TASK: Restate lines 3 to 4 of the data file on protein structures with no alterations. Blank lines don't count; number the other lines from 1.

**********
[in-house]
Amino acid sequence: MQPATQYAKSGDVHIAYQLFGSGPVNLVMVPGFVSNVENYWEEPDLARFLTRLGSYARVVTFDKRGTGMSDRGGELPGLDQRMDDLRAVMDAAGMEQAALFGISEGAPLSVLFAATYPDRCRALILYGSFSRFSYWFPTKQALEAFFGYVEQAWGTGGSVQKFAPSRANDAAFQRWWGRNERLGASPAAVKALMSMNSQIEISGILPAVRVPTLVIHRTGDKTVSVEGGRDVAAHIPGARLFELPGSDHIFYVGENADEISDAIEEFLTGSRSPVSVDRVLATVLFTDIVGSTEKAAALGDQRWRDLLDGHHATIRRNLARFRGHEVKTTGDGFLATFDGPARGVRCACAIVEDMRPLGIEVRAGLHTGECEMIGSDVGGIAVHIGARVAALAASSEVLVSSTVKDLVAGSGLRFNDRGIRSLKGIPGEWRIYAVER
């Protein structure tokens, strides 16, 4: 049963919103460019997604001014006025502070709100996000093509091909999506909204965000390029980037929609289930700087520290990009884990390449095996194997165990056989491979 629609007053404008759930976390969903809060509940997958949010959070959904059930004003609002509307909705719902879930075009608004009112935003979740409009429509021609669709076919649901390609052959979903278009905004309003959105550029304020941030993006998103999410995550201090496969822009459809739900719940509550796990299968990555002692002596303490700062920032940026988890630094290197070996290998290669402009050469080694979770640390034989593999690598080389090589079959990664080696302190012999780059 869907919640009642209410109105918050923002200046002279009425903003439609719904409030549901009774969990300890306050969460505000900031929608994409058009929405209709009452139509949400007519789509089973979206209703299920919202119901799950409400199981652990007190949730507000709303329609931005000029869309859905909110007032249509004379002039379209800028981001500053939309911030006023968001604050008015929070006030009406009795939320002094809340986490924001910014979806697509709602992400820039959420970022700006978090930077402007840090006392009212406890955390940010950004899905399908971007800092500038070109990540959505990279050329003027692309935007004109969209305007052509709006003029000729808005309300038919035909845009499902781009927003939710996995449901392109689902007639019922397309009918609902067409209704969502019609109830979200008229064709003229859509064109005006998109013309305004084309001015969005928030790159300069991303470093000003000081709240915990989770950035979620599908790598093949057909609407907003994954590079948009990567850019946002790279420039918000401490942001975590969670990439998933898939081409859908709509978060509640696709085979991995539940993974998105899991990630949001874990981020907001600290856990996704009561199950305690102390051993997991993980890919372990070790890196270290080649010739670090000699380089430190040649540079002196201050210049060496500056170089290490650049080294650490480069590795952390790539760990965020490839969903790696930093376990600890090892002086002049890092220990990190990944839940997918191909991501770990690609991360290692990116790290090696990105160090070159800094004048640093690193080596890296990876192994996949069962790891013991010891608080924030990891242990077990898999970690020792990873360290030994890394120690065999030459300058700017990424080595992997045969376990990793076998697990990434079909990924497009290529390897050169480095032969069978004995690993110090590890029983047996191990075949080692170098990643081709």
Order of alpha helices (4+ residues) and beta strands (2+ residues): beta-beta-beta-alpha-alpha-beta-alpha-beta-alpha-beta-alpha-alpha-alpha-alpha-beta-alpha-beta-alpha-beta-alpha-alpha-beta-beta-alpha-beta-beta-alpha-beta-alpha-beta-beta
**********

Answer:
């Protein structure tokens, strides 16, 4: 049963919103460019997604001014006025502070709100996000093509091909999506909204965000390029980037929609289930700087520290990009884990390449095996194997165990056989491979 629609007053404008759930976390969903809060509940997958949010959070959904059930004003609002509307909705719902879930075009608004009112935003979740409009429509021609669709076919649901390609052959979903278009905004309003959105550029304020941030993006998103999410995550201090496969822009459809739900719940509550796990299968990555002692002596303490700062920032940026988890630094290197070996290998290669402009050469080694979770640390034989593999690598080389090589079959990664080696302190012999780059 869907919640009642209410109105918050923002200046002279009425903003439609719904409030549901009774969990300890306050969460505000900031929608994409058009929405209709009452139509949400007519789509089973979206209703299920919202119901799950409400199981652990007190949730507000709303329609931005000029869309859905909110007032249509004379002039379209800028981001500053939309911030006023968001604050008015929070006030009406009795939320002094809340986490924001910014979806697509709602992400820039959420970022700006978090930077402007840090006392009212406890955390940010950004899905399908971007800092500038070109990540959505990279050329003027692309935007004109969209305007052509709006003029000729808005309300038919035909845009499902781009927003939710996995449901392109689902007639019922397309009918609902067409209704969502019609109830979200008229064709003229859509064109005006998109013309305004084309001015969005928030790159300069991303470093000003000081709240915990989770950035979620599908790598093949057909609407907003994954590079948009990567850019946002790279420039918000401490942001975590969670990439998933898939081409859908709509978060509640696709085979991995539940993974998105899991990630949001874990981020907001600290856990996704009561199950305690102390051993997991993980890919372990070790890196270290080649010739670090000699380089430190040649540079002196201050210049060496500056170089290490650049080294650490480069590795952390790539760990965020490839969903790696930093376990600890090892002086002049890092220990990190990944839940997918191909991501770990690609991360290692990116790290090696990105160090070159800094004048640093690193080596890296990876192994996949069962790891013991010891608080924030990891242990077990898999970690020792990873360290030994890394120690065999030459300058700017990424080595992997045969376990990793076998697990990434079909990924497009290529390897050169480095032969069978004995690993110090590890029983047996191990075949080692170098990643081709």
Order of alpha helices (4+ residues) and beta strands (2+ residues): beta-beta-beta-alpha-alpha-beta-alpha-beta-alpha-beta-alpha-alpha-alpha-alpha-beta-alpha-beta-alpha-beta-alpha-alpha-beta-beta-alpha-beta-beta-alpha-beta-alpha-beta-beta